I’m guessing here that any face to face meeting between the two could easily descend into a slanging match.
    Owen and the Conservatives want this wrapped up before they come into office so they “facilitate” the meeting.
    They decide to have it in England and in private to try prevent the mass hysteria that the multiple post on here have been evidence of.

    That to me seems to be all that the participants says took place, can anyone show me any evidence to the countary? things dont always have to be complicated conspiracies and plots.

  • Nevin
    “The Conservative statement still leaves scope for a Conservative-UUP-DUP pact vis-a-vis Westminster candidates.”

    What they said was:

    “We will be putting up 18 Conservative and Unionist candidates at the next election, offering the people of Northern Ireland national politics and the chance to vote for modern, centre-right inclusive candidates.”

    So, theoretically, if the DUP put forward modern and inclusive candidates under the Conservative and Unionist banner then yes, there is still scope.

  • Frustrated Democrat

    The Conservatives in Northern Ireland will not support DUP candidates under any banner. The ethos of the DUP membership will not fit with Conservative policies and principles.

    The purpose of the CU deal was to move NI politics away from a sectarian headcount into normal politics, this could not under any circumstances include the DUP.

    So disregard all the media hot air and DUP spin they will not be part of any voting pact with the CU’s. That is of course unless they decide unilaterally not to put up candidates in South Belfast or Fermanagh and South Tyrone.

  • Jaggers

    Frustrated Democrat, for an overview of the Tory’s markers and red lines for alingnment, take a look at their partners in the European Parliament and then come back and say the DUP would “not fit with Conservative policies and principles”

  • FD, I should imagine that the purpose of the UCUNF deal was, from a Conservative perspective, to enhance Conservative opportunities in the event of a hung parliament. This card would soon become a joker if the Conservatives achieved a decent majority.

  • Frustrated Democrat

    Nevin

    No, that was NEVER the purpose of the deal, it was a NI initiative between local UUP members and Conservatives here to introduce mainstream politics to NI. There are heading for 400 Conservative members in NI who have always wanted national politics.

    Remember this deal dates back for almost 2 years and was thought in the first instance to have the possibility of only 1 or 2 seats in 2010. It is only now possible to project that this could be more due to the TUV and DUP shambles. Personally I think it unlikley that there will be a hung parliament in any event as most polls are showing a 10%-14% lead with a steady 40% and this has never been overturned in such a short space of time, however who knows – a week… etc..

    Jaggers

    The EU is not Westminister and I have looked at their partners in the EU, have you? Or are you just spouting Labour propaganda, look at all their partners and tell me they are all lily white!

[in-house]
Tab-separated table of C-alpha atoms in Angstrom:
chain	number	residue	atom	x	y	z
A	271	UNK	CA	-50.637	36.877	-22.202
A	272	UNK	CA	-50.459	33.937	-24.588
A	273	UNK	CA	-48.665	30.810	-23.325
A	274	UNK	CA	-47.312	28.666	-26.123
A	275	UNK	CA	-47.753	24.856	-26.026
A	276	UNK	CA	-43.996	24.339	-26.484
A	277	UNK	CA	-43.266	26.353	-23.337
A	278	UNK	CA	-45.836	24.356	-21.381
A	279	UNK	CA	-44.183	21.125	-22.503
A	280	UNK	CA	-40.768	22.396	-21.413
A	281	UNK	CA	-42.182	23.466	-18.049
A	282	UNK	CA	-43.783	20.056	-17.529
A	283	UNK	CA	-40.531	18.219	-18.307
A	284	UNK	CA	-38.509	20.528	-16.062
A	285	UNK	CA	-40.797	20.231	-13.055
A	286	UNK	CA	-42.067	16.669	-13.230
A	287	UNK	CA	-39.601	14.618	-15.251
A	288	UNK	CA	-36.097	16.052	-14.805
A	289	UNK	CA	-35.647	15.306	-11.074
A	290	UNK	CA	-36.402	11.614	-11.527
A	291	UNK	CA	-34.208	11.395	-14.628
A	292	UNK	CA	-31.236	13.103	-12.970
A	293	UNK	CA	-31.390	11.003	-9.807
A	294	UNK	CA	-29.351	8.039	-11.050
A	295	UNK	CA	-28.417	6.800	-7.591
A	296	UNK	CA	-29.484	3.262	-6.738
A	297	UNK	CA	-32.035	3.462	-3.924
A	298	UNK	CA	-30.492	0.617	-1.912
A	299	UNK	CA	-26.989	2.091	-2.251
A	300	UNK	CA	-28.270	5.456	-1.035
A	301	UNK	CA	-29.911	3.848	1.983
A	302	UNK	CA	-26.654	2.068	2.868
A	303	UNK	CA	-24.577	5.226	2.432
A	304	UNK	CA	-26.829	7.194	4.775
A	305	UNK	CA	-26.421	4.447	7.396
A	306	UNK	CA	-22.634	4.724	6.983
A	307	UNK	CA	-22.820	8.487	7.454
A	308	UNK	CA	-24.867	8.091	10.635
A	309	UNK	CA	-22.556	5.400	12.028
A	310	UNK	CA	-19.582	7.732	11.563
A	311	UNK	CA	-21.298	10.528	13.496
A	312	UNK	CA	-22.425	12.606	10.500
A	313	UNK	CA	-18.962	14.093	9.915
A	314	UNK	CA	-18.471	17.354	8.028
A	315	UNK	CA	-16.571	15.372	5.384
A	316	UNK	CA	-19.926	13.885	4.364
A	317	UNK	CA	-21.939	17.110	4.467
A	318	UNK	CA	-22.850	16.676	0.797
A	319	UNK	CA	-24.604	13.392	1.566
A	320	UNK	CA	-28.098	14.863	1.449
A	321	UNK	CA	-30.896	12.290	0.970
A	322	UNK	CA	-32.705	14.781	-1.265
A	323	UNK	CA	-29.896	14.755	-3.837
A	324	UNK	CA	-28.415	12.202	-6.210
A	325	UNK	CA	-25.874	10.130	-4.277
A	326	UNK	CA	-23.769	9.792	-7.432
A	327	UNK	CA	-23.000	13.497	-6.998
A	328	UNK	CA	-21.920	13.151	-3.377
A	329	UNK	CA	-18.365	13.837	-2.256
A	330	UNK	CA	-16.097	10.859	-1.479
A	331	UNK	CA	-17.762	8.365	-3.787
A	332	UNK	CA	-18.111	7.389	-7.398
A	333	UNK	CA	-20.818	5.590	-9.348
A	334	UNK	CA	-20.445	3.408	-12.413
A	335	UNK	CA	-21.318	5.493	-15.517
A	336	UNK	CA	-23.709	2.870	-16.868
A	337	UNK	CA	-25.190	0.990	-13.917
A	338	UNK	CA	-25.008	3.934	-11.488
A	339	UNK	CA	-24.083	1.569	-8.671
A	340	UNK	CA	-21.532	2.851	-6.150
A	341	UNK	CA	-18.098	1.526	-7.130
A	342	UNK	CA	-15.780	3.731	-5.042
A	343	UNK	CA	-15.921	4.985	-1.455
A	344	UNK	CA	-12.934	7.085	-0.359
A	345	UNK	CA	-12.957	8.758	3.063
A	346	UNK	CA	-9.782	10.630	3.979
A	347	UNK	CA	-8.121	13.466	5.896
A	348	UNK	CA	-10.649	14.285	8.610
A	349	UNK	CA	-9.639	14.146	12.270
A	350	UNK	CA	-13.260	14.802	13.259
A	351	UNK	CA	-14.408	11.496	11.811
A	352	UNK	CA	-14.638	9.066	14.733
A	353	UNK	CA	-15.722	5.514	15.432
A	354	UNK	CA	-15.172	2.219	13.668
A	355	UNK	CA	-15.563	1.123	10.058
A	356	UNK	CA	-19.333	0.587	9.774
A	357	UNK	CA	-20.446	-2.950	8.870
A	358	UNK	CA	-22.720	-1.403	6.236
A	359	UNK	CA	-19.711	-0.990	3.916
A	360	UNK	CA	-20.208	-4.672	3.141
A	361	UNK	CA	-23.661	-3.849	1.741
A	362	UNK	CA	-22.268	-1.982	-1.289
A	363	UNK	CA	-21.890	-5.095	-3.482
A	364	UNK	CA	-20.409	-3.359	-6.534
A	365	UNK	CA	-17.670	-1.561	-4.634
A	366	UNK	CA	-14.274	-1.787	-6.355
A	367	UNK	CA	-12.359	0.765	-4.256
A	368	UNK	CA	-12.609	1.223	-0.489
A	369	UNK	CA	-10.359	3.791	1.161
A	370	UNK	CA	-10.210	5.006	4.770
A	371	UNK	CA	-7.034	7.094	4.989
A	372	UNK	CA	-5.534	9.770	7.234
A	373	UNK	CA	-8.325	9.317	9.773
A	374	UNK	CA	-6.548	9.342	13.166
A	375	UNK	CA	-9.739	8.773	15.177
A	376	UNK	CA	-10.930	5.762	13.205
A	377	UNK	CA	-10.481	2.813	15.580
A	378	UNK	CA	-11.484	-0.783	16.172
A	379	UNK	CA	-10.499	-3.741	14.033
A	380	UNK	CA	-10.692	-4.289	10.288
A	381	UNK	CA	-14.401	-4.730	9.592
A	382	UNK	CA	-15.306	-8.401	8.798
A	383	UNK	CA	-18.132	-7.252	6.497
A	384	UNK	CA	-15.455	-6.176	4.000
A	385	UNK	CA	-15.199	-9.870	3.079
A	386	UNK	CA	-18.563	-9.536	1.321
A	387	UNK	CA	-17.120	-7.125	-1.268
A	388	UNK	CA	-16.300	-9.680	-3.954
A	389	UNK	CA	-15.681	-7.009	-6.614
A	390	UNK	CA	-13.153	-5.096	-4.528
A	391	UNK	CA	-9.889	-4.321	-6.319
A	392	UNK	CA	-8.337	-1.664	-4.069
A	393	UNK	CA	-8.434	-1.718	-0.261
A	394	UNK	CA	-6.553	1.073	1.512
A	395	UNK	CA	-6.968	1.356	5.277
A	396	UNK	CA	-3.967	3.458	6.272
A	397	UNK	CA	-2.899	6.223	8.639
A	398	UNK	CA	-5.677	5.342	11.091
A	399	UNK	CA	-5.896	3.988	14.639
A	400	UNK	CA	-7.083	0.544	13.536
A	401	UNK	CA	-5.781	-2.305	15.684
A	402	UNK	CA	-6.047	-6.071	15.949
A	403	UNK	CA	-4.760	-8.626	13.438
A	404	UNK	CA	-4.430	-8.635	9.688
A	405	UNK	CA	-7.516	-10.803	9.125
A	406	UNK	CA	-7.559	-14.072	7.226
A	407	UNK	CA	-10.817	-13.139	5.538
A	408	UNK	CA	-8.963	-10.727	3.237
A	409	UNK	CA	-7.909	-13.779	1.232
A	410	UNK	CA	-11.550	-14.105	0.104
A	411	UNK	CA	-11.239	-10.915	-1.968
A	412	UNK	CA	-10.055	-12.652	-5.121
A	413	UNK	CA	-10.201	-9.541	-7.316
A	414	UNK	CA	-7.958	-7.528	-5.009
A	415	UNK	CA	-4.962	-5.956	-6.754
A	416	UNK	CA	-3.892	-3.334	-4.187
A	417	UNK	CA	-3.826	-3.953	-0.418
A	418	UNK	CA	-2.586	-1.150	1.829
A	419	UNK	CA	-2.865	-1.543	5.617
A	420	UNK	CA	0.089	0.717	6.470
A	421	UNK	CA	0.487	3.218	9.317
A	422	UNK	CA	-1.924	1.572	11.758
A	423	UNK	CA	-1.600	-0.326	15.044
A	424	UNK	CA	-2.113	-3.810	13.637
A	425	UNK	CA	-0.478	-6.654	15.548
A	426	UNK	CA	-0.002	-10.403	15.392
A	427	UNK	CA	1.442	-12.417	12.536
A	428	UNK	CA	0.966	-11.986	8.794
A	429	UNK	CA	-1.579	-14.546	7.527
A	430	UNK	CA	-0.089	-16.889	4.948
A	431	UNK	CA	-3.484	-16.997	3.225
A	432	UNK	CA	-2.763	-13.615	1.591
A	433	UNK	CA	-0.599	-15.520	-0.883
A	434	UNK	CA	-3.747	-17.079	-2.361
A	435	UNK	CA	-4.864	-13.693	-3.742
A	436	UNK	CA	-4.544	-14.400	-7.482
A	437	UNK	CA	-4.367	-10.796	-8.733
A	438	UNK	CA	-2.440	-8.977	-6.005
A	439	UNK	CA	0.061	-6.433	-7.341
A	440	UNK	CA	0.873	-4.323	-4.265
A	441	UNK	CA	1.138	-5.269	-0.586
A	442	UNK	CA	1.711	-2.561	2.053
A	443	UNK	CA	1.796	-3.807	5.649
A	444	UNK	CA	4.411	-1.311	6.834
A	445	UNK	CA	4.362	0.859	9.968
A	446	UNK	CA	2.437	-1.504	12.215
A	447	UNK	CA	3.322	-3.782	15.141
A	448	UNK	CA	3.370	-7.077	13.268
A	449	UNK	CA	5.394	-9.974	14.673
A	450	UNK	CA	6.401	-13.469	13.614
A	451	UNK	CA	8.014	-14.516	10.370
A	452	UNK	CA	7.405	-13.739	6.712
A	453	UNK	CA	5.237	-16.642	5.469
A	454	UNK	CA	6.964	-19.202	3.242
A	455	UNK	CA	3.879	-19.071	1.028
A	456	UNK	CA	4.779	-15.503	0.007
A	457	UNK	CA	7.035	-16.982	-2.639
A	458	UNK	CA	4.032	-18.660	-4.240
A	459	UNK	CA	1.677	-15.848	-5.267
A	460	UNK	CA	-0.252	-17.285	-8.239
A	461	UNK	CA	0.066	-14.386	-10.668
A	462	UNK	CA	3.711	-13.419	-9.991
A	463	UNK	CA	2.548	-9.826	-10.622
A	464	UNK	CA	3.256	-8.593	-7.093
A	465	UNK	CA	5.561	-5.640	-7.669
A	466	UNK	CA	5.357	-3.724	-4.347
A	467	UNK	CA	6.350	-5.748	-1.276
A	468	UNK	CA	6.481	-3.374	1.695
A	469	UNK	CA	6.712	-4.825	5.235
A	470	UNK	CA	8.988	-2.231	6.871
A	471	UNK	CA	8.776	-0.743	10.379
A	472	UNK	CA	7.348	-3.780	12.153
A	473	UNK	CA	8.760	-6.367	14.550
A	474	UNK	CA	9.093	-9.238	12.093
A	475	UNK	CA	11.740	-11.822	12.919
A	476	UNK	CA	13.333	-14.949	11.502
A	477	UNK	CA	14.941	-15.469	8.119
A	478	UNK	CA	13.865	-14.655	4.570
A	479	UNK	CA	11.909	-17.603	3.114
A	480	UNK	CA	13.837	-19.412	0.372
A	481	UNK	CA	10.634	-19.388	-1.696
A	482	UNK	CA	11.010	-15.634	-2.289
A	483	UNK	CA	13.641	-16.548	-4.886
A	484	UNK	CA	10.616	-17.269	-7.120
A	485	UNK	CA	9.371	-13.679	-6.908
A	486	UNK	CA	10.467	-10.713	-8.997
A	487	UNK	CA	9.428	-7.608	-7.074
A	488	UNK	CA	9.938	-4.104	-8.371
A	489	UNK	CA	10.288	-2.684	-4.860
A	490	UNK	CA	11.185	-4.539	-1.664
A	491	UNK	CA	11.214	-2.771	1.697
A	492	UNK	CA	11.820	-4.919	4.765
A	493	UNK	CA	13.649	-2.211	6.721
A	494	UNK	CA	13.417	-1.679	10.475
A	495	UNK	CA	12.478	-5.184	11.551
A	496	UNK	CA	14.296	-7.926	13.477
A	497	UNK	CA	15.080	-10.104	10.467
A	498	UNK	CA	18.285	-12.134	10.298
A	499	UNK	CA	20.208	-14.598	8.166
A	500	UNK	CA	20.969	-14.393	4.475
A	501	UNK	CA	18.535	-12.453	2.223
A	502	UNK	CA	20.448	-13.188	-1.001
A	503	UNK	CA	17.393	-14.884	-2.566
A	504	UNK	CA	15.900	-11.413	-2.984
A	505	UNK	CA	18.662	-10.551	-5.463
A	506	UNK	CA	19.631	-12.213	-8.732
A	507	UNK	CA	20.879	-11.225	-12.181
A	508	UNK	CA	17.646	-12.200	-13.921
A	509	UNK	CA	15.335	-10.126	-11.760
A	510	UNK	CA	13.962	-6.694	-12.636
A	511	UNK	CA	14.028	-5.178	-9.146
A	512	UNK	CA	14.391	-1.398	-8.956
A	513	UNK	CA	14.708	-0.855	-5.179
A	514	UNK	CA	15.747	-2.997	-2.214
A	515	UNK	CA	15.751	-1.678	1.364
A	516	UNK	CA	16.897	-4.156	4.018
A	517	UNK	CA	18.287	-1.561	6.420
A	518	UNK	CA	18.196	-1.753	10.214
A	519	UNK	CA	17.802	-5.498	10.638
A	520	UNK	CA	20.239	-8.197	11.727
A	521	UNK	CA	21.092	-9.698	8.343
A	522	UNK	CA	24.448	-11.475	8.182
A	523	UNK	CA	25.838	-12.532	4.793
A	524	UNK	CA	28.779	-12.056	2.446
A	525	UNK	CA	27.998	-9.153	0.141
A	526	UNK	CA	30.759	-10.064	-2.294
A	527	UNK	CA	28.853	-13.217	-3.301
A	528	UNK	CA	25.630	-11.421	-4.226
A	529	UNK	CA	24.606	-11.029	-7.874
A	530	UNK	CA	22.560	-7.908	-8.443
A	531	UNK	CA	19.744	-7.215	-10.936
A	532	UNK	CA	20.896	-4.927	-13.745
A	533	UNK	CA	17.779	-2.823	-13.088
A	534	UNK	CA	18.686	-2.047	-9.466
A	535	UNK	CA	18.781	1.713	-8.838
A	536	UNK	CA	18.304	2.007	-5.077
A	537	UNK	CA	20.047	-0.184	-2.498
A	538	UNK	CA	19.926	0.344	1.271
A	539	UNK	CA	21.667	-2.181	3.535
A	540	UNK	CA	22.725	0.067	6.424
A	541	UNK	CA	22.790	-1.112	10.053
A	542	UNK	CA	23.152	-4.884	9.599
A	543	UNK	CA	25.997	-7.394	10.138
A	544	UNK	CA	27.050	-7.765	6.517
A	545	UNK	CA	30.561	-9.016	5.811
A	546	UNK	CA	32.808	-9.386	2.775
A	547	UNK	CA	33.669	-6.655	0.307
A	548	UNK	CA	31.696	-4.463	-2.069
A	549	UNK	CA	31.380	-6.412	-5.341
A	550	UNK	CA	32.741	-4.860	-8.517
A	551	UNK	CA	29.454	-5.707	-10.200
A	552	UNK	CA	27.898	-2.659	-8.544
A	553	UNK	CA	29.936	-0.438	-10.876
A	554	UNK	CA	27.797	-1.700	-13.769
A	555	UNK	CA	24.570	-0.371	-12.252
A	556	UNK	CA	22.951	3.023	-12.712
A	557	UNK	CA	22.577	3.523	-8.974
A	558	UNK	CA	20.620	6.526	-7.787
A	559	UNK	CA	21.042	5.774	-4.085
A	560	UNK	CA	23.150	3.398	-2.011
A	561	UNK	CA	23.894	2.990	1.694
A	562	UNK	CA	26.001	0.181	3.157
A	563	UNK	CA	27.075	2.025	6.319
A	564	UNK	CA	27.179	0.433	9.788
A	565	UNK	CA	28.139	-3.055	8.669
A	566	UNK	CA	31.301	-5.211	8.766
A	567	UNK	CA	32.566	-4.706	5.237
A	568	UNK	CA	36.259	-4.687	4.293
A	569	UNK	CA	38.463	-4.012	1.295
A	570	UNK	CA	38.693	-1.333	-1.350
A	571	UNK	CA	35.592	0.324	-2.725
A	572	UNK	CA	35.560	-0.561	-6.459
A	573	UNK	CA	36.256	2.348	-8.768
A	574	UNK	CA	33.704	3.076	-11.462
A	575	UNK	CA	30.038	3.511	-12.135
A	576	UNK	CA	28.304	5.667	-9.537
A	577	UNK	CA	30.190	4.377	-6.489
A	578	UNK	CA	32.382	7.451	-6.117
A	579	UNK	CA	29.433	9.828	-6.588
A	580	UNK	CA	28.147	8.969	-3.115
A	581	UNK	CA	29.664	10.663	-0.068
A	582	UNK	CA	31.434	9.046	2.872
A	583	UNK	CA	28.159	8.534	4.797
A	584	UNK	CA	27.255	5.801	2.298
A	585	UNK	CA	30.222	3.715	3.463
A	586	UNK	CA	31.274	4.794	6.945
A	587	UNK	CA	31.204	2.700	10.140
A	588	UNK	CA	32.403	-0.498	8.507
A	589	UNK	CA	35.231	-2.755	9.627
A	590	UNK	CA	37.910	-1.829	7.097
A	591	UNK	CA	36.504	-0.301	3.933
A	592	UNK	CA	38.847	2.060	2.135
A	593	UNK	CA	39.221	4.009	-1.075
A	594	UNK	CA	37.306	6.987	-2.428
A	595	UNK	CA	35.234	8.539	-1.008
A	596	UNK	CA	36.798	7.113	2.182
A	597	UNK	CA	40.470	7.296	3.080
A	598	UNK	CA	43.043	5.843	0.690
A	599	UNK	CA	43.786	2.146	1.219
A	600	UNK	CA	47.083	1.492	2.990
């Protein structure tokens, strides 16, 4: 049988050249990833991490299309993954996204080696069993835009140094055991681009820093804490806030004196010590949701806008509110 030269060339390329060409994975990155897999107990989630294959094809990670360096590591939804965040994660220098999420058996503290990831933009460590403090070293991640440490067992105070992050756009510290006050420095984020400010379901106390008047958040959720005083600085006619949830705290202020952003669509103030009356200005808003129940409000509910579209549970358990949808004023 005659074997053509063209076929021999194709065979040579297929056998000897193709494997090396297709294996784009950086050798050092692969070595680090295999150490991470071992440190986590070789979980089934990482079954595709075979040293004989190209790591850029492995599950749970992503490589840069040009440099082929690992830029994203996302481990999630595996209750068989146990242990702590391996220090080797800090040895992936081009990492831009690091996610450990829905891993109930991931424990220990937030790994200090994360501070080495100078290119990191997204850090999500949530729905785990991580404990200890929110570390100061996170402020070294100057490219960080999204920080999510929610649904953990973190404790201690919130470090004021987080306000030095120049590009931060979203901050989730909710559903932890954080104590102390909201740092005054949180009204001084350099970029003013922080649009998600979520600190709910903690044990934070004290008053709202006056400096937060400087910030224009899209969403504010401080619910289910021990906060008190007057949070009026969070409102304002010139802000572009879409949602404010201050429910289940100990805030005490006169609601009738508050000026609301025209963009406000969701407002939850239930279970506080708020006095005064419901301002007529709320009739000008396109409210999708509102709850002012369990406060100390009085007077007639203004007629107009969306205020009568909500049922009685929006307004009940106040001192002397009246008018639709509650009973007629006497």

• granni trixie

    FD: any relative to IJP?

  • Jaggers

    Frustrated Democrat, far be it for me to appear supportive of the British Labour Party but their block in the EU, the Progressive Alliance of Socialists and Democrats, do appear more wholesome than the European Conservatives and Reformists, particularly some of the latter’s members from former Warsaw Pact countries. Mind you given that the DUP refuses to align itself with any grouping in the EU you may have a point that it may be a step too far to see a tie-up with the Tories. My point is the Tories don’t have ideological problems in aligning with parties whose views are radically different to their own.

    The EU is indeed not Westminster but neither is Westminster the same as Northern Ireland – in the overall scheme of things, Northern Ireland is a tiny part of the UK with a population 5 times that of Croydon. I don’t think the Tories would lose any sleep in doing deals with a party in such an insignificant part of the whole if it were to shore up a majority in a hung parliament.

  • Frustrated Democrat, polls not so clear cut, and margins are tight. Check out UKpolling and a commentary here: http://www.thedissenter.co.uk/2009/10/conservative-practicality/

  • Frustrated Democrat

    GT

    You are obviously quite new, I have been posting on this site for a very long time and long long before IJP joined the Conservative party and the deal was ever thought of.

    So the answer is NO.

    Dissenter

    The answer is in the constituency detail for the key marginals, the margin is much greater where it needs to be.

    The public national polling figures have been static for many months apart from an occasional blip up or down Cons 40/41 Labour 29/30 a lead which will give a comfortable majority

  • Jaggers

    FD, with a Tory lead of over 9% required to avoid a hung parliament, I would say the Tory position was precarious – for example, the Ipsos MORI poll on 22 November 2009 placed the Tories 6% ahead of Labour and even if you dismiss this as a blip and say Tories are at 41% and Labour at 29%, it doesn’t require a major change to bring the difference below 9%, at which point there can be hung parliament in the Tories favour.
    Indeed if the Tories poll towards the trend but just lose out of an overall majority, then it might be preferable to rely on 10-12 unionist MPs of whatever shade than have to offer significant compromises to Nick Clegg and Co. And even if the Tories do a deal with the Lib Dems, it would be a useful tactic to have the possibility of alternative support as a bargaining tool.